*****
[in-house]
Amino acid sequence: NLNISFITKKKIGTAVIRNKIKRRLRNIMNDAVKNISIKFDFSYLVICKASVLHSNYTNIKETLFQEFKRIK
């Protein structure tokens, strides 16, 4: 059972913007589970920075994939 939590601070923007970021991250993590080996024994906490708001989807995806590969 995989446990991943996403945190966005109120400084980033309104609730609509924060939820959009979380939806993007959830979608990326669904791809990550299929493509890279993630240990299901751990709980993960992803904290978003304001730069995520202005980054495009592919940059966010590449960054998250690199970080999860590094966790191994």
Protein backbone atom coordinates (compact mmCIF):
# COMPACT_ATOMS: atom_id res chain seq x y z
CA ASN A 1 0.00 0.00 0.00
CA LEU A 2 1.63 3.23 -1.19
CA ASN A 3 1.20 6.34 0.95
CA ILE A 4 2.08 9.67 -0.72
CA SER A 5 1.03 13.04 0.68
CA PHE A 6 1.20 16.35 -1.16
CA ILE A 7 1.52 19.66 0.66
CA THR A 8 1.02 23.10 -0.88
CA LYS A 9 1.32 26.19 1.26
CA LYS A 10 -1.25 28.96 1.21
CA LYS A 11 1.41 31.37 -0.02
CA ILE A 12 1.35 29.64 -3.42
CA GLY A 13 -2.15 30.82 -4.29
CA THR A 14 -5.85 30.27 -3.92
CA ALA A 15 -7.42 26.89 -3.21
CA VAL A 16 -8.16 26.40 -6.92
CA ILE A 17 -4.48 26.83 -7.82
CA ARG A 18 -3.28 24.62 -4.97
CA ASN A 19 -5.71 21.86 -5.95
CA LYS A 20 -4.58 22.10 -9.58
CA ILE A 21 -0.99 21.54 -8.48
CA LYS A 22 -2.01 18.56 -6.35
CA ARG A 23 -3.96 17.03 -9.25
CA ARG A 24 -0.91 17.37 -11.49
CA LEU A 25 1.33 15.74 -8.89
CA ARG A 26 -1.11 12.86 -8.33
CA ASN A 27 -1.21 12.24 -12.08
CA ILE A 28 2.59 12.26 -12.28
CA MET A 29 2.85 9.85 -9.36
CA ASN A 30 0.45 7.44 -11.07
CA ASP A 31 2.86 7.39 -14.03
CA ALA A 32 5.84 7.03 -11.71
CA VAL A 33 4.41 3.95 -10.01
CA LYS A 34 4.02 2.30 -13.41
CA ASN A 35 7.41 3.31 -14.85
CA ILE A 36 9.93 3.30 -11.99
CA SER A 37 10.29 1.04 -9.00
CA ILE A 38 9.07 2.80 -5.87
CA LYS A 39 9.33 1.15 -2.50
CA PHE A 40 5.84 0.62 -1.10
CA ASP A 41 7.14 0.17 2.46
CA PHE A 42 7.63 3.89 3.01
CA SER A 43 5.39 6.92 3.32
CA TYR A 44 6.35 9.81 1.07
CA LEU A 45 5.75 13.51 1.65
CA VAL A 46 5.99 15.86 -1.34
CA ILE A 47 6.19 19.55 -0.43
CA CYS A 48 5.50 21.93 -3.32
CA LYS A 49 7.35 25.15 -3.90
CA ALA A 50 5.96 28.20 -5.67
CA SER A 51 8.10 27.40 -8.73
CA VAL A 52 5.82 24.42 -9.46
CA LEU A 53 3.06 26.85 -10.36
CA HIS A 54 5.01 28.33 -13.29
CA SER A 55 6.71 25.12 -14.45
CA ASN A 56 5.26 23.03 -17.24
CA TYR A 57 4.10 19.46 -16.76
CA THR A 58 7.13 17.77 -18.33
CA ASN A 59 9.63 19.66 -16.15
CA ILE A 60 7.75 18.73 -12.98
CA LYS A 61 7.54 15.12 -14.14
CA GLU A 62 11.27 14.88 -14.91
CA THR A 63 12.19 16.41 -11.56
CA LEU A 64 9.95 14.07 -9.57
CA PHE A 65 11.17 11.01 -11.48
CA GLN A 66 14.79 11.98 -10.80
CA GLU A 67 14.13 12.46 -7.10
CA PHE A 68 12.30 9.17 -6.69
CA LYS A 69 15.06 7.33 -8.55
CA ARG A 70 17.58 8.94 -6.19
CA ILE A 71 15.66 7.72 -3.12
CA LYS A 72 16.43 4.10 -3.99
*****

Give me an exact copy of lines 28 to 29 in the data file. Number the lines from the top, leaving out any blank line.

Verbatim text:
CA ARG A 23 -3.96 17.03 -9.25
CA ARG A 24 -0.91 17.37 -11.49